Great things are are expected of today's Rugby World Cup final in Paris between England and South Africa. And such has been the drama of the tournament so far it looks unlikely to disappoint. The past seven weeks have turned the world of international rugby upside down. The hosts, France, were defeated on the first day of the tournament by an unfancied Argentine team, who went on to reach the semi-finals. Then the red-hot favourites, New Zealand, regarded as one of the finest collections of players ever assembled, were ditched in the quarter-final by a resurgent France.
And then there is England. It is worth bearing in mind that if Brian Ashton's men lose this evening, they will still have accomplished something remarkable. Their tournament has already been a scarcely credible tale of sporting redemption. They began their campaign low on confidence and in lamentable form. The glories of 2003, when England won the tournament, were a distant memory. They were written off entirely after their 36-0 humiliation at the hands of South Africa. England were being called the worst defending world champions ever. Then came two remarkable victories, first against Australia and then against France.
These performances have led to them being labelled the Lazarus XV. But this resurrection was no act of God. It was produced by hard work, team spirit and tactical nous. These players were able to come up combination of graft and mental application that puts England's present crop of supposedly world-class footballers to shame. The way they have proved their critics wrong perhaps tells us something about the modern English sporting psychology. English teams tend to perform better not when pumped up on a feeling of natural superiority but when their backs are against the wall.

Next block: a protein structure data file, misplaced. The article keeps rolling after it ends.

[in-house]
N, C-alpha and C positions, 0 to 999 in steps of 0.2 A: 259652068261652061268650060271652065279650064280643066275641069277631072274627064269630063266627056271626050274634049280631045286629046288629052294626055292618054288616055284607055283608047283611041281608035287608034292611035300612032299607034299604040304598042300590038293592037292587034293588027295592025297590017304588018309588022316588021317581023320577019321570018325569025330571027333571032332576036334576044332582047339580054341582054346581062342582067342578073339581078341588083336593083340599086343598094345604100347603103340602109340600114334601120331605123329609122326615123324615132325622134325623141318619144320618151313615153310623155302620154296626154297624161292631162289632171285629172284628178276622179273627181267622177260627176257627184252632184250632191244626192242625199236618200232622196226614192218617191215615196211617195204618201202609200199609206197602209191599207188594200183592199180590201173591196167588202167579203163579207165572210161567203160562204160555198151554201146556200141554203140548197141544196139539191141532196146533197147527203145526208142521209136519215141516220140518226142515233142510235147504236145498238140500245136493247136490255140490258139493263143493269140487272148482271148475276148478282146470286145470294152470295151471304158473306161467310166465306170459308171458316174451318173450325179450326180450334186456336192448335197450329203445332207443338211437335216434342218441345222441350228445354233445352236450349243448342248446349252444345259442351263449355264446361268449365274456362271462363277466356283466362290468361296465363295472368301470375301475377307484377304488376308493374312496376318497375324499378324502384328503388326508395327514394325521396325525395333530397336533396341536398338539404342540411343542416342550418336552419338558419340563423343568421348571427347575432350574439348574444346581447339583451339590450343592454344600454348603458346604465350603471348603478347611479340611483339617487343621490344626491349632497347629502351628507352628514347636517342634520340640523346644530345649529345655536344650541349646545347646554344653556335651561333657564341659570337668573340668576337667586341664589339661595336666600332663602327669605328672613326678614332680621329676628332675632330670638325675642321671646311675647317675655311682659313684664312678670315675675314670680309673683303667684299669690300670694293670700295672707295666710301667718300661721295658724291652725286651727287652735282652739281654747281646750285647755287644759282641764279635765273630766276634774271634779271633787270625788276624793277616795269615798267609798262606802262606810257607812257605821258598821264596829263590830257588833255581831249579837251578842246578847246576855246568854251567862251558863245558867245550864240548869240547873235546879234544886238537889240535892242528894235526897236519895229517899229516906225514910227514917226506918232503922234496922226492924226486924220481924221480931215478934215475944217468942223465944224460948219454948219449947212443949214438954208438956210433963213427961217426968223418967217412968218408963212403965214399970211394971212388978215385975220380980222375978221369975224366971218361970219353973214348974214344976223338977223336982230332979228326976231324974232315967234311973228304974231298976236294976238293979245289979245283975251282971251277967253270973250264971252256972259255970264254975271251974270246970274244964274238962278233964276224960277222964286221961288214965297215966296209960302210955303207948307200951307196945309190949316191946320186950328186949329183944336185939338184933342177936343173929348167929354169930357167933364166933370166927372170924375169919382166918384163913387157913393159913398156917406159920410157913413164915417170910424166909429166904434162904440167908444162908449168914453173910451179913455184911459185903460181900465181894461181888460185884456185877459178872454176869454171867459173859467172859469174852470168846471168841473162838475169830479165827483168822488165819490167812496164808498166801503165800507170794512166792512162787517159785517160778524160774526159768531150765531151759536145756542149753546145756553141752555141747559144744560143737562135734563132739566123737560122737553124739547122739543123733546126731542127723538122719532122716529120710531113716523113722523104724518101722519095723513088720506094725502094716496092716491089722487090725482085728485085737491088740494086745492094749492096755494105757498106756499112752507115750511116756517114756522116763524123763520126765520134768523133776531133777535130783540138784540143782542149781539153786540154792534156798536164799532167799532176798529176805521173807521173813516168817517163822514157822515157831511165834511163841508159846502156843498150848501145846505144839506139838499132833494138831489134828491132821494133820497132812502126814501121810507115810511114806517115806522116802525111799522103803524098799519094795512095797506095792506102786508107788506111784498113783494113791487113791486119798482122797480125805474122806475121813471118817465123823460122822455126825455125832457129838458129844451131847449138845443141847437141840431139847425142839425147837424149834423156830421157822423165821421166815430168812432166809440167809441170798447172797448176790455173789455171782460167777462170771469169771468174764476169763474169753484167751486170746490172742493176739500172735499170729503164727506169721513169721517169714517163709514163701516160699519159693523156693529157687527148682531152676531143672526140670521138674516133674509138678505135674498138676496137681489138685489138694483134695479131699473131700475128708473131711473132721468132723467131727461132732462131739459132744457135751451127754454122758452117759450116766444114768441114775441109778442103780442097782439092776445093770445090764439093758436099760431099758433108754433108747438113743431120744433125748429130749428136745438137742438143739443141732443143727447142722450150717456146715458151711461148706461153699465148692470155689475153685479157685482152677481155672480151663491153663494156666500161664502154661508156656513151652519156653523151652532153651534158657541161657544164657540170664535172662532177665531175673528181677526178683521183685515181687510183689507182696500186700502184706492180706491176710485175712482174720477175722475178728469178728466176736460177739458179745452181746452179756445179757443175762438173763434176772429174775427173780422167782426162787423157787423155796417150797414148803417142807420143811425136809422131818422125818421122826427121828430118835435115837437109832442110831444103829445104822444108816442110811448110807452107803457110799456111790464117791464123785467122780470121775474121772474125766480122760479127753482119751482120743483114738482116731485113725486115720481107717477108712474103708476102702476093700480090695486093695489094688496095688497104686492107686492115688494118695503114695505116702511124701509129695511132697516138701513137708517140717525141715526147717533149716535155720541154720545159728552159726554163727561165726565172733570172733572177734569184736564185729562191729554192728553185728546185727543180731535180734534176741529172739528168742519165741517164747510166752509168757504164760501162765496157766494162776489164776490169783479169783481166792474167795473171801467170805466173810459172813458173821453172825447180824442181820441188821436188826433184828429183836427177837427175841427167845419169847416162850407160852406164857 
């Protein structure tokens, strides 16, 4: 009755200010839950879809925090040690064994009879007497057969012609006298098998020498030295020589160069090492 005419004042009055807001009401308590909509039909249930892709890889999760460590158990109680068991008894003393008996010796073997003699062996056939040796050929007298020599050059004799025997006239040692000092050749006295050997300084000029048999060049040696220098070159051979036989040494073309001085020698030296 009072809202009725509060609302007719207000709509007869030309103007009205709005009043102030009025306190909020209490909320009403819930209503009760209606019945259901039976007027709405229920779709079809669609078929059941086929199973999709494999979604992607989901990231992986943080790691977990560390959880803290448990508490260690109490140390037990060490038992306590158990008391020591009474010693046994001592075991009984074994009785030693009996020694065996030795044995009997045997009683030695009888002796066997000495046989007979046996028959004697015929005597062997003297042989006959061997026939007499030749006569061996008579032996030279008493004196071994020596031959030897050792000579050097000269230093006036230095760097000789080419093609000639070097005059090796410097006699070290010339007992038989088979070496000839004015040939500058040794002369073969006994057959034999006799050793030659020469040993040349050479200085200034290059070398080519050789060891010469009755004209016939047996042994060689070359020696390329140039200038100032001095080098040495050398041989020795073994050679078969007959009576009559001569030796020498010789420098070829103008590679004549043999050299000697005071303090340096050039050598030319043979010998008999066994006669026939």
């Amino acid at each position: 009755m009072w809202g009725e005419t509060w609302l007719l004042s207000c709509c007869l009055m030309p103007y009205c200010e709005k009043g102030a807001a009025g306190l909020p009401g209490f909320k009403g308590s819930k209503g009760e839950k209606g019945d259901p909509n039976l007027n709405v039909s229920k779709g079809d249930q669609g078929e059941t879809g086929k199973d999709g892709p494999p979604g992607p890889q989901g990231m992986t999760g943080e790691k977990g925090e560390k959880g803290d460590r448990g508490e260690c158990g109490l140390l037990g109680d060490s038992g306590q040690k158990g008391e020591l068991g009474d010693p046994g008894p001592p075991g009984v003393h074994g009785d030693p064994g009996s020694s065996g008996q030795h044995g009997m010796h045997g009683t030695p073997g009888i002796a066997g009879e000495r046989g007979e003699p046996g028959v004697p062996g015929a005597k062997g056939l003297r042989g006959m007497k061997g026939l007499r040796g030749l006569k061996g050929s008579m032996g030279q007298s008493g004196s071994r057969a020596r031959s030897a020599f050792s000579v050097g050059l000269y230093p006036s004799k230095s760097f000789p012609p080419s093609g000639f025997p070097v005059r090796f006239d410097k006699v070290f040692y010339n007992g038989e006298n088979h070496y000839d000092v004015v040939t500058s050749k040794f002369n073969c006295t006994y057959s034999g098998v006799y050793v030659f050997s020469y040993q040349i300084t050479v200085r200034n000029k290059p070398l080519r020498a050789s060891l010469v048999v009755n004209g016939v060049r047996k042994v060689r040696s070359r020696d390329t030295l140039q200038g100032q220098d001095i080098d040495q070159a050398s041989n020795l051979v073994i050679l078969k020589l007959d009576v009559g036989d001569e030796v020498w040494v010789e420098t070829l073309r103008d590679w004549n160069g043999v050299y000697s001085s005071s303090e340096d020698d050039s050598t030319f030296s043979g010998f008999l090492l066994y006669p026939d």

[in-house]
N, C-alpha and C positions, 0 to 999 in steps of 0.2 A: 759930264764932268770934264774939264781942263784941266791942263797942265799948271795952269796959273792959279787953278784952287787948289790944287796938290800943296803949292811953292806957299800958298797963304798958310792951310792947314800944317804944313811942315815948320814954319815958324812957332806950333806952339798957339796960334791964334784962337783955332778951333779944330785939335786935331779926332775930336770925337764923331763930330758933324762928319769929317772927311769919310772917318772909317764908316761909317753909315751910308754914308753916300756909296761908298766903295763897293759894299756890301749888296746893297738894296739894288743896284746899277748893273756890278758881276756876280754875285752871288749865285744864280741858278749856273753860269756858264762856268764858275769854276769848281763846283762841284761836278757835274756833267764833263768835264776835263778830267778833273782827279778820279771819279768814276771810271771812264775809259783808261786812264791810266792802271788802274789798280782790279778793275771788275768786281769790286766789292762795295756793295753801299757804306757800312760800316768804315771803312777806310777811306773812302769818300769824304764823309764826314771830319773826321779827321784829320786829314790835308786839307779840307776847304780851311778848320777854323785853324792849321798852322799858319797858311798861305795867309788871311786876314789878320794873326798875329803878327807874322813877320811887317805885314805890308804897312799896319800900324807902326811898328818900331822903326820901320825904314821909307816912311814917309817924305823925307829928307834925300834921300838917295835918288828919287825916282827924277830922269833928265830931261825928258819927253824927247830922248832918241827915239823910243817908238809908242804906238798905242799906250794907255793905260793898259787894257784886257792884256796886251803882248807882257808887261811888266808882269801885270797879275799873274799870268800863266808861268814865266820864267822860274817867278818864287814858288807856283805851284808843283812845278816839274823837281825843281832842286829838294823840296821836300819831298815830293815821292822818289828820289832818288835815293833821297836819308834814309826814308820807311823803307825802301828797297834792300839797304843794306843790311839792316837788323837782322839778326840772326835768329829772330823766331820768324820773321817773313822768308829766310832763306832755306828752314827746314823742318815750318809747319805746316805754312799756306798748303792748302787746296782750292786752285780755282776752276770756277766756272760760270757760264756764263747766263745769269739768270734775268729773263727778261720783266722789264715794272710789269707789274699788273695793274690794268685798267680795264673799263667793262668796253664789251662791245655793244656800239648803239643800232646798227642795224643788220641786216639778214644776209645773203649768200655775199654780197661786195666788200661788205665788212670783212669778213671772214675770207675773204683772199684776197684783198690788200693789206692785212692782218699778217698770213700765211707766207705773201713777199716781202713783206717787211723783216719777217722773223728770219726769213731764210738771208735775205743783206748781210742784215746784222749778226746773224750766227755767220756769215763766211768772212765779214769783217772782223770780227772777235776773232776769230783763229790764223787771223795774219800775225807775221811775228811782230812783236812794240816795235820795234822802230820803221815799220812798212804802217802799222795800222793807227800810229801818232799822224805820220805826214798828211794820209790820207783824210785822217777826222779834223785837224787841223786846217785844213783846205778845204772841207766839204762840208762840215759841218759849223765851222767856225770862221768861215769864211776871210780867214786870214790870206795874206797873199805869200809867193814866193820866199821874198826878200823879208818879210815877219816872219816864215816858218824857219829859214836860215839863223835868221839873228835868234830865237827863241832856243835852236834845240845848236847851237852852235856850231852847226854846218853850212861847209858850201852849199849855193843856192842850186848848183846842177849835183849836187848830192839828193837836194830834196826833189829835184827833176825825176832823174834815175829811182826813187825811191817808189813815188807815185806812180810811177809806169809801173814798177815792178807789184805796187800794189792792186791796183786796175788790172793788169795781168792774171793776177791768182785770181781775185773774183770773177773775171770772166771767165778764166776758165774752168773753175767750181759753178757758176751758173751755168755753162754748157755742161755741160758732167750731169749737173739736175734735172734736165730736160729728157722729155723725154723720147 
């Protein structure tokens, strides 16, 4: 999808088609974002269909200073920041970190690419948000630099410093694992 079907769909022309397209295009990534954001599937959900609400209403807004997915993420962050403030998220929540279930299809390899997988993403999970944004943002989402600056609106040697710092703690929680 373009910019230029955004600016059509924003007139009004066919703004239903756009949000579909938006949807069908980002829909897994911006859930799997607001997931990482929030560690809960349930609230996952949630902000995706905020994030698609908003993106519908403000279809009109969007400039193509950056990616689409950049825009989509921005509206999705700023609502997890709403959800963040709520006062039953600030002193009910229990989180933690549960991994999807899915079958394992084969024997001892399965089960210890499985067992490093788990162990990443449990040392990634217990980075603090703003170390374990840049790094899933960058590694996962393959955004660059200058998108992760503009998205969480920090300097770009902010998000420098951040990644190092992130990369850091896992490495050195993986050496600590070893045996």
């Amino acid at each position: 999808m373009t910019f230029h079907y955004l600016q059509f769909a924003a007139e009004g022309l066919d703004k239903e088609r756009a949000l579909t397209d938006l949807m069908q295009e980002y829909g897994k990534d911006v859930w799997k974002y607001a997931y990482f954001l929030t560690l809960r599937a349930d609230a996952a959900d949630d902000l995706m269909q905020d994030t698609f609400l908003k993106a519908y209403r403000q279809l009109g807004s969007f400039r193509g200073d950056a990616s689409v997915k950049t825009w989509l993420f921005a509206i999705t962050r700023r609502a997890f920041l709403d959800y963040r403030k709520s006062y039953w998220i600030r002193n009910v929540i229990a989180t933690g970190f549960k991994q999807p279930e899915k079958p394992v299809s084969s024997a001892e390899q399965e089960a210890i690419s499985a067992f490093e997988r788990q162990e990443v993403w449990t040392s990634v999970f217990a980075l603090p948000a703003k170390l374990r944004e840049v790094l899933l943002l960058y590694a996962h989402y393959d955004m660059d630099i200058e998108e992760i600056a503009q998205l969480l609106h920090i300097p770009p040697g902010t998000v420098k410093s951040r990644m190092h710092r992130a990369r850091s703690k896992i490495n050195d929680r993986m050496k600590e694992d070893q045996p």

That is certainly the situation England find themselves in today. South Africa will surely be confident that they can stage a repeat of their victory of five weeks ago. But at the risk of tempting fate: what if England overturn the odds one more time? If so, let us hope the team's celebrations do not extend for too long after they return from France and that they resist the urge to cash in too eagerly on their new celebrity. A failure to maintain concentration and build on success has been the downfall of a number of English sports teams in recent times.
But we are getting ahead of ourselves. There are long, nervous hours of waiting before the kick-off. Some of the players have been there before. The likes of Jonny Wilkinson and Jason Robinson were part of the victorious 2003 squad. But many have not. For them this is uncharted territory. For the rest of us, this is a time to savour a game that may not exactly be ready to challenge for the epithet of "beautiful" but has provided unrivalled entertainment and inspiration. Allez les Rosbifs!